|Kano Tanyu: ceiling painting, Unryu, Myoshinji Temple, Kyoto|
Dragons have been depicted in Japan in a variety of different media, but the one that has produced some of the most powerful dragon art, reflecting the mysterious qualities of the dragon itself, is sumi-e. Viewing dragons can be a bit of a hit or miss affair - so here is a quick overview, with a few of the more notable artists' work.
Dragon imagery in Japan has a particularly close connection with Buddhism, particularly Zen, and the most striking images are often to be found in (or originally belonged to) Zen temples. These large scale works are typically found either on ceilings or on sliding doors or fusuma, and these two types of painting usually follow slightly different conventions in their depiction of dragons. A substantial number of hanging scrolls were also painted of dragons, and these tended to follow the same conventions as the fusuma-e.
In its connection with Buddhism, the symbolism exists on a number of levels - it was regarded as a protector of Buddhist law, and is often depicted on ceilings for this reason. Of course, they are closely associated with water, and it is said that a dragon can call up the clouds, and they are often painted as unryu or dragon in the clouds. It is a particular characteristic of fusuma-e dragons that their bodies are partly obscured by clouds - similarly, it is impossible for an initiate to fully grasp the nature of esoteric teachings (and of truth itself) without long, hard training, making them a powerful reminder of the depth and mystery of the traditions they represent.
Ceiling dragons, on the other hand, tend to be fully visible, painted within a circle, often on the bare boards of the ceiling, or with some accompanying clouds, often outside the circle. The body of the dragon remains unobscured. These dragons were painted in situ (in th egood old days, that is), the ink probably mixed with animal glue nikawa, making it possible to work upside down, and greatly increasing its permanency.
|Kano Mitsunobu - Naki-ryu in Shokokuji Temple,|
The ceilings are also sometimes referred to as Happo nirami no ryu - or dragon glaring in 8 directions. This is a result of an effect similar to the well-known WWI recruitment poster of Kitchener (and Uncle Sam) pointing directly out of the picture at the viewer. In the case of dragons, this can prove even more dramatic as the direction of the dragon's coils appears to move as you walk around the hall.
|A sketch of one of the 140 dragons|
There are also several modern versions – although they are testaments to the technical skill of the artists, I find them rather lacking in dragonish character, and painted a little too literally for my taste. Perhaps the mellowing influence of a few hundred years would change my mind.
The dragons painted on sliding doors are quite different in character from their counterparts on the ceilings – they show the inchoate elemental qualities of the dragon- large heads looming out of the mist, the coils of their bodies disappearing in the rain and clouds. They are unknowable denizens of a world we cannot understand; real unryu, and in many depictions, the clouds form a greater part of the work than the dragon. The subtlety of gradation and the dynamism of the swirling clouds makes sumi the perfect medium for these works, and the power of the best examples is undeniable.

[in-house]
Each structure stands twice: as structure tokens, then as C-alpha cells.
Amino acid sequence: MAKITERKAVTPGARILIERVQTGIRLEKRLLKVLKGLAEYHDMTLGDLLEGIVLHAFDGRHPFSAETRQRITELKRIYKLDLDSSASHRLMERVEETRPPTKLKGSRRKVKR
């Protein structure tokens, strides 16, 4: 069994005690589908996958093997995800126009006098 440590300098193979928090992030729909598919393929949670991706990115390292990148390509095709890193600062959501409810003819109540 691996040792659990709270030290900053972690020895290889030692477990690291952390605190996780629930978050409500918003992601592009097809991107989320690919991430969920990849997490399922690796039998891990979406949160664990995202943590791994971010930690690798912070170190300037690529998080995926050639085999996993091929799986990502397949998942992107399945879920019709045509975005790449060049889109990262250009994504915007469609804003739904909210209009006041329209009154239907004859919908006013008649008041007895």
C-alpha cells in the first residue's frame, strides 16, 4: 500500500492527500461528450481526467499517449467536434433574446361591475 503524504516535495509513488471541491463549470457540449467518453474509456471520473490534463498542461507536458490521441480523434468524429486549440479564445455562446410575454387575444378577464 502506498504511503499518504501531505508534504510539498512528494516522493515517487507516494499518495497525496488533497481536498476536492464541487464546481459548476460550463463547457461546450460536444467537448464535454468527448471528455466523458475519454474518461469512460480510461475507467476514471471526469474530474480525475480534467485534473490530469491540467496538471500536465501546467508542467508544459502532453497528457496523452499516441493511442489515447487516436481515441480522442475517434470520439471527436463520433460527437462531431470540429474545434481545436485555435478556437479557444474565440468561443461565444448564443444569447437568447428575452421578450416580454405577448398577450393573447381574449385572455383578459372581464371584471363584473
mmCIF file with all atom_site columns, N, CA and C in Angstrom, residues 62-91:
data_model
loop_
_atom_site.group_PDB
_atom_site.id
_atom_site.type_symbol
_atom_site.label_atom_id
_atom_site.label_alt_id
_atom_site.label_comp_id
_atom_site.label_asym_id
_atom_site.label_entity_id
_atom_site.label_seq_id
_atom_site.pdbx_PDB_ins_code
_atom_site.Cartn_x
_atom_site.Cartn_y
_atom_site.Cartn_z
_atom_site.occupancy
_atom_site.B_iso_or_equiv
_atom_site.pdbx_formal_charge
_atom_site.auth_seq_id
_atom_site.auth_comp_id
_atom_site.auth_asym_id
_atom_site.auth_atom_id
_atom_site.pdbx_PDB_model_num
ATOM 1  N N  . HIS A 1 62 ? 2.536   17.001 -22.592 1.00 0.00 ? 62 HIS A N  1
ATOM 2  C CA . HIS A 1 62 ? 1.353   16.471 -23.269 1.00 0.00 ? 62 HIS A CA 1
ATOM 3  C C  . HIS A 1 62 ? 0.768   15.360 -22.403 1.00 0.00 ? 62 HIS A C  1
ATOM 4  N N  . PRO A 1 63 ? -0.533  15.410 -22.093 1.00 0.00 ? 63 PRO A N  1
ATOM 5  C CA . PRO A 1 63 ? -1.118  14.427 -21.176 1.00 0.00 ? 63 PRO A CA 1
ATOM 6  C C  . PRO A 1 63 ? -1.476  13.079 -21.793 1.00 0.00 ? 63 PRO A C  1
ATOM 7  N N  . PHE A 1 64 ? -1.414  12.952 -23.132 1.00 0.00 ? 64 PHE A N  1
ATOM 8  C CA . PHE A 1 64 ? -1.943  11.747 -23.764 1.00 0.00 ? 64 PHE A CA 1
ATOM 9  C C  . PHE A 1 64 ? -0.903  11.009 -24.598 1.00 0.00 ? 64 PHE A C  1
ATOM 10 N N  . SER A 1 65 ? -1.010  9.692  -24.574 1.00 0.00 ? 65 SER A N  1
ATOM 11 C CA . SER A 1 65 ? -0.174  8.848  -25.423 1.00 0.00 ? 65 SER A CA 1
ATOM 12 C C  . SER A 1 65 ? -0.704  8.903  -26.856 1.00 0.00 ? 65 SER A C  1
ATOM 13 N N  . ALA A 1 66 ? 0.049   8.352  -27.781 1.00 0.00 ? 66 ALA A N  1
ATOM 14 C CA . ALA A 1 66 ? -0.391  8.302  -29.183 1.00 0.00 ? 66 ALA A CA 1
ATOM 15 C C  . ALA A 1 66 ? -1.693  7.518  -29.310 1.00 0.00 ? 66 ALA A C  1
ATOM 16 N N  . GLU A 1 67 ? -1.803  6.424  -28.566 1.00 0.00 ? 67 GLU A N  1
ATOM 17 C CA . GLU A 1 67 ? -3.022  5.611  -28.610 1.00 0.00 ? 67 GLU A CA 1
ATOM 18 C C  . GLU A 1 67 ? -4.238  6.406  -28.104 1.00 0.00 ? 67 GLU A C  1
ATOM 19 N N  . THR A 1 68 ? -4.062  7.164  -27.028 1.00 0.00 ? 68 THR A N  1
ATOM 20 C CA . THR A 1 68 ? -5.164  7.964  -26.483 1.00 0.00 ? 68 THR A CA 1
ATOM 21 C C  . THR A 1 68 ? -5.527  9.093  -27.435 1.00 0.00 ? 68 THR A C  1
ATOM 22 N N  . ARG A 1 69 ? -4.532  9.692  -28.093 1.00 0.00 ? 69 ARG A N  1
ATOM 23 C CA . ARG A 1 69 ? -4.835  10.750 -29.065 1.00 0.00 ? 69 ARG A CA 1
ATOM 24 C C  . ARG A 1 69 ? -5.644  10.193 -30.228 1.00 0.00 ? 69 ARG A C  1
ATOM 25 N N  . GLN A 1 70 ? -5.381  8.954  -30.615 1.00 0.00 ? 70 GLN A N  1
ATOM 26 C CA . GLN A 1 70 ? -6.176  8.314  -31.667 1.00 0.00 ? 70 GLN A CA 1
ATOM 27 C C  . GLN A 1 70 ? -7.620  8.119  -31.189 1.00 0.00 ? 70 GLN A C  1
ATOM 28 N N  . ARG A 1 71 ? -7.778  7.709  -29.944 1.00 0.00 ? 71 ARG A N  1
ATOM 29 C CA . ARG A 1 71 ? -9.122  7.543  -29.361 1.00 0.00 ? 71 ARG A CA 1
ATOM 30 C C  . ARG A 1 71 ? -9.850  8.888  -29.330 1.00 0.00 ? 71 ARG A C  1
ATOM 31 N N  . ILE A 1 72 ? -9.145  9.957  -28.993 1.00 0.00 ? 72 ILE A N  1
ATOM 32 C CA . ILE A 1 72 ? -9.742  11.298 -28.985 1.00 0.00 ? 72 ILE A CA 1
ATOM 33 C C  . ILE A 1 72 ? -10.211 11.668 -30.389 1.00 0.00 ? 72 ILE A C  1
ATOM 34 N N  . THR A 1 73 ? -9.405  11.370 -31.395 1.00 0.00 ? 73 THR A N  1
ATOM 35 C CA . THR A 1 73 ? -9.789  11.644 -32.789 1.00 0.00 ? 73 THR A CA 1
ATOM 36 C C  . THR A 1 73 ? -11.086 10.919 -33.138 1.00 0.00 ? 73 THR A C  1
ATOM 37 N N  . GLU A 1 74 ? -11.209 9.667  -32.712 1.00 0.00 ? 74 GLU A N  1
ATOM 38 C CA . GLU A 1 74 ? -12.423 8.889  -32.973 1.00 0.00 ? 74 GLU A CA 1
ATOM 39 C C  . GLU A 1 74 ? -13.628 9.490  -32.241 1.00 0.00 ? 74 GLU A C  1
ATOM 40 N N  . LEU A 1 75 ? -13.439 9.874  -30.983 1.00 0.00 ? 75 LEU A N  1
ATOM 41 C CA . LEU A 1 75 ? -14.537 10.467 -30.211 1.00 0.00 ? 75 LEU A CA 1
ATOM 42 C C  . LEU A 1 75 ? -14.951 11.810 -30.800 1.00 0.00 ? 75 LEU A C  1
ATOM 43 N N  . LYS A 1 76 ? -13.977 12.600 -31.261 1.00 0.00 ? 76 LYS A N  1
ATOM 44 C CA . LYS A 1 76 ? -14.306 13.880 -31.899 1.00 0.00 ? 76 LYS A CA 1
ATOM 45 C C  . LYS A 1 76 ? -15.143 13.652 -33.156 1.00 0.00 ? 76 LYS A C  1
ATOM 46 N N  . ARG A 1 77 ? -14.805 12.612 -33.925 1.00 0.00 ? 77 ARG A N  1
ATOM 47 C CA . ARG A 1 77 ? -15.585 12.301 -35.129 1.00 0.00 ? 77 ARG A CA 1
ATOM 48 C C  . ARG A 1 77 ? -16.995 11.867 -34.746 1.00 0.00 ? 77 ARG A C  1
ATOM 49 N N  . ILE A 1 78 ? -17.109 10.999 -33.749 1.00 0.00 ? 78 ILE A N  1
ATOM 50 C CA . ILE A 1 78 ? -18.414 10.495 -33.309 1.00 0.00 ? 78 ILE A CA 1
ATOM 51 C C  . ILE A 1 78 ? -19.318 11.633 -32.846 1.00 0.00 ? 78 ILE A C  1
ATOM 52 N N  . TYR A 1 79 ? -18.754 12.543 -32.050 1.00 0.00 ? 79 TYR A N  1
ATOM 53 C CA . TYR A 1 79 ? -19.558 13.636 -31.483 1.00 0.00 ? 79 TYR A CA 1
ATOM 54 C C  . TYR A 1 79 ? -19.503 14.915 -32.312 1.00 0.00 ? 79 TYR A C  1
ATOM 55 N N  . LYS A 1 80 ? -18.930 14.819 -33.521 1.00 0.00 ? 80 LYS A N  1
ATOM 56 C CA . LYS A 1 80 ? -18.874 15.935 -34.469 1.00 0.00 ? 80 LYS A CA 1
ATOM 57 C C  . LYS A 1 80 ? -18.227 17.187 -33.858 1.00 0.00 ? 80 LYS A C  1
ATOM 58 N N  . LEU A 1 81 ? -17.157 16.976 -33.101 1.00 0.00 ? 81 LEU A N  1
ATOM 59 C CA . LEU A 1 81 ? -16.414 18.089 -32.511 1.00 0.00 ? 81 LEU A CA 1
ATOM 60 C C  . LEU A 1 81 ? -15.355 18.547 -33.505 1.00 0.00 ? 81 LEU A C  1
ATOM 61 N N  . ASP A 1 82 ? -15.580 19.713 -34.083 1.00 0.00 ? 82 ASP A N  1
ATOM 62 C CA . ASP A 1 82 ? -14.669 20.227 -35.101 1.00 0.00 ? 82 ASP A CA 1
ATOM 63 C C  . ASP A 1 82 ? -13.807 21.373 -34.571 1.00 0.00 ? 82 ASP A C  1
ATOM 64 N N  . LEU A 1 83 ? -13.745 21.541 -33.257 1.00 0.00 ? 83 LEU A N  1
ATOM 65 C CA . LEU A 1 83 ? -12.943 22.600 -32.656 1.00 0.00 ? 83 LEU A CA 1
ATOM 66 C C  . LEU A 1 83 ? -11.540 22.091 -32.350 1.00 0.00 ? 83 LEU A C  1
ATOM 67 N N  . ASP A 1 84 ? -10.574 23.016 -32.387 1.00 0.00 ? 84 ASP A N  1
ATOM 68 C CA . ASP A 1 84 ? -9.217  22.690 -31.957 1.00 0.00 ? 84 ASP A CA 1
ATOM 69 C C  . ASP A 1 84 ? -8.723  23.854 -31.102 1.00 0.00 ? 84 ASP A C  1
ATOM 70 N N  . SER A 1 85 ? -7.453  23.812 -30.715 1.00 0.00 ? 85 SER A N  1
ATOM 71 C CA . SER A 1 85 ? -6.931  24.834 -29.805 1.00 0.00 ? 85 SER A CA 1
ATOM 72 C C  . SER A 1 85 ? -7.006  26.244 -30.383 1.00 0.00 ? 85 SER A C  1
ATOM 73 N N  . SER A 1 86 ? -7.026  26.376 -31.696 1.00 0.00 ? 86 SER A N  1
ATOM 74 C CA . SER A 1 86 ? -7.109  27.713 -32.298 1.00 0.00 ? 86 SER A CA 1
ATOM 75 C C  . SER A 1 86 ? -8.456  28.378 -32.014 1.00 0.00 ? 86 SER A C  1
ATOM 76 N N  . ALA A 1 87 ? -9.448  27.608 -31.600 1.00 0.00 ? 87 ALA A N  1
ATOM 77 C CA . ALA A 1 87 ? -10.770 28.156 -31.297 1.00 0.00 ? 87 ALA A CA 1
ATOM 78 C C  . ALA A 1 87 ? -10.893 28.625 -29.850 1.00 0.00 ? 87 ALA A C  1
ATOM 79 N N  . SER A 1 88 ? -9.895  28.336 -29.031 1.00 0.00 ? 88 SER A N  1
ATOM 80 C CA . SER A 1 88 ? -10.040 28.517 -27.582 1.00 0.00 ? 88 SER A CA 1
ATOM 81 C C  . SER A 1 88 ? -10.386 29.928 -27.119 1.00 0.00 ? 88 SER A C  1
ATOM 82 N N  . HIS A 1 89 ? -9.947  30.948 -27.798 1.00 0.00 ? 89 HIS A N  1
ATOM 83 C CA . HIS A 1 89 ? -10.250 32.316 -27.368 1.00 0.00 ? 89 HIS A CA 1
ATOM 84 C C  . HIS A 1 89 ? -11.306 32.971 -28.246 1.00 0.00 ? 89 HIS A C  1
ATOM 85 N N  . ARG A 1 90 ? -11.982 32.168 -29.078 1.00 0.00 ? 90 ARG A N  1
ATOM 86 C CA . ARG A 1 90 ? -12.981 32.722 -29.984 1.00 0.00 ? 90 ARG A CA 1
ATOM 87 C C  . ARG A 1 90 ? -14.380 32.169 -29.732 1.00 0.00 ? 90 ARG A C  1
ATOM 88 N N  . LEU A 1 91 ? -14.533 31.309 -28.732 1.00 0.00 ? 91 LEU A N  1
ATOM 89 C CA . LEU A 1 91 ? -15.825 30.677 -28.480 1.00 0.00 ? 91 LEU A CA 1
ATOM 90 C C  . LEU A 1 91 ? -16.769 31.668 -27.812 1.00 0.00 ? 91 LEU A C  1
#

|Kaiho Yusho, Unryu, Kenninji Temple, Kyoto|
When mounted on screens, they are often paired with the tiger, but on sliding doors, they may cover all four walls of a room. Although the dragon’s head usually provides the focal point, the swirling clouds, crashing waves and the dark sky are also important elements in the composition. On some doors the dragon is not visible at all, or else there is just a clawed foot or a glimpse of a scaled back.
|Kaiho Yusetsu (Yusho's son), Myoshinji Temple|
The other notable feature of these works that separates them from their foreign cousins is the face – with its bald head, hairy nostrils and buck teeth, the dragon is possessed of distinctly human features, and not always flattering ones at that. Whereas the western dragon has a lean predatory air, the Japanese dragon combines its wisdom with a knowledge of human weakness, giving some of these works an otherworldly and sometimes rather strange atmosphere. The works of the Kaiho school in particular are sometimes quite strange.
|Maruyama Okyo - slightly later than the other works depicted|
here, but very impressive all the same.
Ultimately, these dragon paintings still convey something quite special. The reason, I think, is that they combine elements of the schools of thought that deeply influenced the medium – sumi-e – and the qualities of the dragon itself. Daoism and Buddhism both seek or posit an explanation of the nature of the world. The development of ink painting is closely linked to these traditions, and something of their beliefs about the transmutability of energy and form became linked to this particular medium of artistic expression. The dragon itself also echoes the twisting, multiform flow of energy that can be seen at work in clouds, water, the growth of trees and the folds of mountains. It is the theme par-excellence of sumi-e, expressing in a visual form the pattern of our world.